Explained: Most kids respond incredibly well to being empowered. Give them a choice and their critical thinking skills override their temptation to push back.
4. “What did you learn from this mistake?”
Take a break from: “Shame on you” or “You should know better.”
Example: “What did you learn from this mistake?” or “What did you learn and how will you do it differently next time, so you don’t get in trouble at school?”
Explained: Focusing on motivation to change behavior for the future will get you much better results than placing shame on past misbehavior.
Take a break from: “Don’t!” or “Stop It!”
Example: “Please pet the dog gently” or “Please put your shoes in the closet.”
Explained: Do any of us go through our day telling waitresses, baristas, friends, etc. what we DON’T want? No, right? We wouldn’t get the best response if we said “Do
NOT give us a whole milk latte” or “I don’t want the chicken.” That form of negative communication isn’t perceived well and puts undue strain on relationships. Instead, try asking for what you do want.
6. “We are on cheetah time today and need to move fast!”
Take a break from: “Hurry Up!” or “We are going to be late!”
Example: “We’re on racehorse time today! Let’s see how fast we can move!”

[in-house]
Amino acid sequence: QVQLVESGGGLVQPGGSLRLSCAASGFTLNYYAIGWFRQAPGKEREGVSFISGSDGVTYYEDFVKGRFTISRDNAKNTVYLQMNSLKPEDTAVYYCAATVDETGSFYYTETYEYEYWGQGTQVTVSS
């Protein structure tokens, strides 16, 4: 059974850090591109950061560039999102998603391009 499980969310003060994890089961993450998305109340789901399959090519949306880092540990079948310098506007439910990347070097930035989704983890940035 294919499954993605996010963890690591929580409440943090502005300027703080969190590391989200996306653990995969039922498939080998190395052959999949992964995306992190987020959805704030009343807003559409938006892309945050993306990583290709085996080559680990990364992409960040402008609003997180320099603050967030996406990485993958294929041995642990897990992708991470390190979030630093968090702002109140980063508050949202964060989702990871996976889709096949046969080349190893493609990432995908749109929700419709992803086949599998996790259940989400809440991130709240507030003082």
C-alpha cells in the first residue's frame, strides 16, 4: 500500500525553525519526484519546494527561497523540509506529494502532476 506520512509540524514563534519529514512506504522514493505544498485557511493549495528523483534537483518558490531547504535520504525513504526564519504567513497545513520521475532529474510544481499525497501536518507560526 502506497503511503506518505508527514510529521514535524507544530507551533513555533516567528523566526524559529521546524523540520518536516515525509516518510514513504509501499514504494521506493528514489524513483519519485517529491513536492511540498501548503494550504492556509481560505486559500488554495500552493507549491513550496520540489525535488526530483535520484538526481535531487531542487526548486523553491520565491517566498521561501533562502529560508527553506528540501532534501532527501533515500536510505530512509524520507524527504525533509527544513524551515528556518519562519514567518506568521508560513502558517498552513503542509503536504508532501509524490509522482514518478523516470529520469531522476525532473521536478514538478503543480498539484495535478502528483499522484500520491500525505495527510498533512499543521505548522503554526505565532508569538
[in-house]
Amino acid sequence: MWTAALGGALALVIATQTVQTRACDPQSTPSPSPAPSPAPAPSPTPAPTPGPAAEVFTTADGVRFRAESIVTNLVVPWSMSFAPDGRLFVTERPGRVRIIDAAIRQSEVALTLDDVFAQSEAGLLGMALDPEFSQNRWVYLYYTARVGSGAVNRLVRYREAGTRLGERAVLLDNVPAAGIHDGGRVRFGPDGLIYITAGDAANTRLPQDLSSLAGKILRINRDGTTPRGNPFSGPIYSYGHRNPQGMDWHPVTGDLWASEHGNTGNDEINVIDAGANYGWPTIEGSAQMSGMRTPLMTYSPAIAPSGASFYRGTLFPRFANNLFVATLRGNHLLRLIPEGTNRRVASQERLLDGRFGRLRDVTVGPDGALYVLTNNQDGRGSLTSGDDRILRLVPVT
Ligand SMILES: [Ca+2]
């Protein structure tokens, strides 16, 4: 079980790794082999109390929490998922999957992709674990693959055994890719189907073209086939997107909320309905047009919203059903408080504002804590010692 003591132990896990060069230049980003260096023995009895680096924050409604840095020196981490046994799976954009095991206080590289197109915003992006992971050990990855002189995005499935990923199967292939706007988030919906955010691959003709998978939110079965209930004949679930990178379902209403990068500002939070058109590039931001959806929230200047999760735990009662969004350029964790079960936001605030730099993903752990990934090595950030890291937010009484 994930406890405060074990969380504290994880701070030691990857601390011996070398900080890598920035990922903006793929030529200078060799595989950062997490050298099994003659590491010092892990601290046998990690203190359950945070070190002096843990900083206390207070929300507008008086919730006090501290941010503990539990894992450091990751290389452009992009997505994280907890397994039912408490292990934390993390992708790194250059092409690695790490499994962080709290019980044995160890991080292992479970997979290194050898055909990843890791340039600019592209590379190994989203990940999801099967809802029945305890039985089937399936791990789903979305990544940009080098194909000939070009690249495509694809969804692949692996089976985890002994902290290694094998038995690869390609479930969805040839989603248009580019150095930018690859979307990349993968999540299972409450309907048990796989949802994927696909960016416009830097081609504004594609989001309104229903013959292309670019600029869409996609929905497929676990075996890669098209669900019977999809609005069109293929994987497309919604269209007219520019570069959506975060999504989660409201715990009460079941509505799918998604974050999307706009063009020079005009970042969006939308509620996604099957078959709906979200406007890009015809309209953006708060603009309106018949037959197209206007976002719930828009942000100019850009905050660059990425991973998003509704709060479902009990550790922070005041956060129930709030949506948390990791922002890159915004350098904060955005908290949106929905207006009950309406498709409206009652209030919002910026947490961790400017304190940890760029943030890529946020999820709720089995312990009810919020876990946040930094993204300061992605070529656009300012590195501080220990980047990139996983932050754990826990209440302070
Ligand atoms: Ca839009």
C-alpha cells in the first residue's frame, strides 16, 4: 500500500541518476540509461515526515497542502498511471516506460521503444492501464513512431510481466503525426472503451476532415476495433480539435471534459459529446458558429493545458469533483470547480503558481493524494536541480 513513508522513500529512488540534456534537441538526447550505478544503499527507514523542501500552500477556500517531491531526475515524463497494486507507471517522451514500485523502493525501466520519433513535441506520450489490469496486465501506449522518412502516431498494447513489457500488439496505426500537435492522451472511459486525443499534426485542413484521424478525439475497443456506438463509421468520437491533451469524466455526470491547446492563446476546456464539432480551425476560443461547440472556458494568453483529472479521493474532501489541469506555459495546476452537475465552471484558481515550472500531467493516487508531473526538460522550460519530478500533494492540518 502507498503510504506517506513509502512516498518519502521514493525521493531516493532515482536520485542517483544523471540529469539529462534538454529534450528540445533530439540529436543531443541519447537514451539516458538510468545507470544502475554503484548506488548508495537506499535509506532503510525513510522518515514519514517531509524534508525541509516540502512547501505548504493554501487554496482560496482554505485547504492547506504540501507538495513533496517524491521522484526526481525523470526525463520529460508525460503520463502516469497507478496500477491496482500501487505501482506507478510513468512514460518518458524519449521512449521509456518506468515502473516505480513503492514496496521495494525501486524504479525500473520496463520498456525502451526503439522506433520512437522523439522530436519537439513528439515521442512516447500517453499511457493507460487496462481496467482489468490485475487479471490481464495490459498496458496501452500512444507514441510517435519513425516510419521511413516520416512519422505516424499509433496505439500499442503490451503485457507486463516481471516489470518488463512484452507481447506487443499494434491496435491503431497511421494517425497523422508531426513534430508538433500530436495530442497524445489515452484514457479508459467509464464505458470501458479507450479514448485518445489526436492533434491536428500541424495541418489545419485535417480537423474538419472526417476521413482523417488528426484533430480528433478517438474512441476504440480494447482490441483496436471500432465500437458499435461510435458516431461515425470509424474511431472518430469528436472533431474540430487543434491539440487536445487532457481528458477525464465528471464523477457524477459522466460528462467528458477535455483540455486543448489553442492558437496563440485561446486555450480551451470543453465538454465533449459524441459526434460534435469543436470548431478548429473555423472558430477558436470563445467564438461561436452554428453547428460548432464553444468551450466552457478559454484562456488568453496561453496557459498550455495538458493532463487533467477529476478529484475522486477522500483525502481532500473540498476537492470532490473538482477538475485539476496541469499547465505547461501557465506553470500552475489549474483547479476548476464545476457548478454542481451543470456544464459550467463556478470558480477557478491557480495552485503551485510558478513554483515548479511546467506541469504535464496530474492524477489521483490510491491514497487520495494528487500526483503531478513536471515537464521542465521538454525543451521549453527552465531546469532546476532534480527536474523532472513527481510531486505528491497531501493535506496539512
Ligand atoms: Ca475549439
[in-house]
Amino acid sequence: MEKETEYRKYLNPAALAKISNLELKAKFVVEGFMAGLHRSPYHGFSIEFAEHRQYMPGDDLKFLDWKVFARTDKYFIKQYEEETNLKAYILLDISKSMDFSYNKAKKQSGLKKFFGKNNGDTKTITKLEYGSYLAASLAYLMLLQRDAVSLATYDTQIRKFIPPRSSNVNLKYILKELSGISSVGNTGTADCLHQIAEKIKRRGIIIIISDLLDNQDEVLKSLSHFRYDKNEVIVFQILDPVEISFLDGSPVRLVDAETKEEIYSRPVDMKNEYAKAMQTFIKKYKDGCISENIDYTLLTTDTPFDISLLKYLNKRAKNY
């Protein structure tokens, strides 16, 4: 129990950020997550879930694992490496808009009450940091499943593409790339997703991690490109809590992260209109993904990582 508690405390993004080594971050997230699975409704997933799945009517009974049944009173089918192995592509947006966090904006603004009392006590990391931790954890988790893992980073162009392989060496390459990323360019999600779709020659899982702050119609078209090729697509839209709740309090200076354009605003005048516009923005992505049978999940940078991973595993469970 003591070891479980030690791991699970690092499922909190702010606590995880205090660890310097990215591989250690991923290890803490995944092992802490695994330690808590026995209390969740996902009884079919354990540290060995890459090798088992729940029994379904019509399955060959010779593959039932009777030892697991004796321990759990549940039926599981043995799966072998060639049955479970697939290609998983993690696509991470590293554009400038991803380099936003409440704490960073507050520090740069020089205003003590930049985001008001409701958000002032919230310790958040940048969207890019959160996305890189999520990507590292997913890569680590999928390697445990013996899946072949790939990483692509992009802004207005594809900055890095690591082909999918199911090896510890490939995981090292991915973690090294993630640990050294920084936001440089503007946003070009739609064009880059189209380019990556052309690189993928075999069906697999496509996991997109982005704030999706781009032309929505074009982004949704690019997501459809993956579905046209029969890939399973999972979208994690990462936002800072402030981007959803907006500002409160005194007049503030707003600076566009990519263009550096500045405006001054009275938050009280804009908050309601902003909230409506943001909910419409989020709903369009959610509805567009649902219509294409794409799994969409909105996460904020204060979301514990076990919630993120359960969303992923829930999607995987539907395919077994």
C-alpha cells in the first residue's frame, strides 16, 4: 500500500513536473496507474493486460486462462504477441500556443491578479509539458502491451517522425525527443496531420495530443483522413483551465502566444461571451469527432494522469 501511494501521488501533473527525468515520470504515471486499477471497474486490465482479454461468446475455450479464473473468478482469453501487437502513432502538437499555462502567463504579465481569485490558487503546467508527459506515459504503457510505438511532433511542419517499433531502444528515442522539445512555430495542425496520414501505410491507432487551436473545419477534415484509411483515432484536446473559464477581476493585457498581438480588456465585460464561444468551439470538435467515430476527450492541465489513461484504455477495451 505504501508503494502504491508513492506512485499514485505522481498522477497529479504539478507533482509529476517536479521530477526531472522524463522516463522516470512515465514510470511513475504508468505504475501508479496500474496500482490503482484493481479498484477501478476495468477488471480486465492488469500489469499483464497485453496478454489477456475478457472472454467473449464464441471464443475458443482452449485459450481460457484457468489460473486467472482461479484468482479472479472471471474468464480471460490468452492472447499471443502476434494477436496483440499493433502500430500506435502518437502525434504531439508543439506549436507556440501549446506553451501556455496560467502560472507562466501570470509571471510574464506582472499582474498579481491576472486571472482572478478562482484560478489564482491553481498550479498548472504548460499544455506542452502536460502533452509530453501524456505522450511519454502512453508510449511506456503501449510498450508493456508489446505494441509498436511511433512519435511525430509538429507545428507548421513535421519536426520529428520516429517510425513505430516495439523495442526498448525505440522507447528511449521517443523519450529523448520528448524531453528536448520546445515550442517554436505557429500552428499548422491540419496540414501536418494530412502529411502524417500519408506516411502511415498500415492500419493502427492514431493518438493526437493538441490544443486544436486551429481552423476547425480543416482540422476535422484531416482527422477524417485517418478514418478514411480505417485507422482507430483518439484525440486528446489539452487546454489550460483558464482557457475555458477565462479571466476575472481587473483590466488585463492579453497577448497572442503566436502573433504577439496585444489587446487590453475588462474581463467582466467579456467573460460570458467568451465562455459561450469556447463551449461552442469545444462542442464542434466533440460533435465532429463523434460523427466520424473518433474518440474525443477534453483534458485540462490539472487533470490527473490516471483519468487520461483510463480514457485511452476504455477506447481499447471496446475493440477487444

Explained: Be sure to let them be on turtle time sometimes! We could all use a healthy dose of slowing down, so provide mornings where everyone is relaxed & kids can move slow.
7.“Do you want to leave now or in ten minutes?”
Take a break from: “Time to go…now!”
Example: “Do you guys wanna leave now or play for ten more minutes, then leave?
Why it works: Kids love to be in charge of their own destiny, especially power kids!
This takes a tad bit of proactivity, but it works like a charm! Give them a choice & they’ll respond much better when you say “Ok, 10 minutes is up, time to go.”
8. “Let’s add that toy you want to your birthday list.”
Take a break from: “We can’t afford that” or “No, I said NO TOYS!”
Example: “I am not willing to buy that, would you like me to put it on your birthday wish list?”
Explained: If we’re being honest, we often CAN afford the $5 lego at checkout, we’re just not willing to purchase it. But then buy a $5 almond milk latte from Starbucks.
Instead of blaming our finances and creating feelings of scarcity, own your limit, then offer ideas to help them learn how to get it (birthday, earning money, etc.).
9. “Stop, breathe, now ask for what you want.”
Take a break from: “Stop whining!”
Example: “Let’s stop, breathe together, now try again to ask for what you want.“
Explained: Be sure to model this too. Keep repeating it calmly while breathing with them, till they can self-calm and change the way they’re talking.
10. “Respect yourself and others.”
Take a break from: “Be good.”
Example: “Remember to respect yourself and others when you’re inside the jumpy today.”
Explained: Be specific here as kids often don’t absorb the general statements we throw at them. Ask for what you want and have them restate what is important to remember.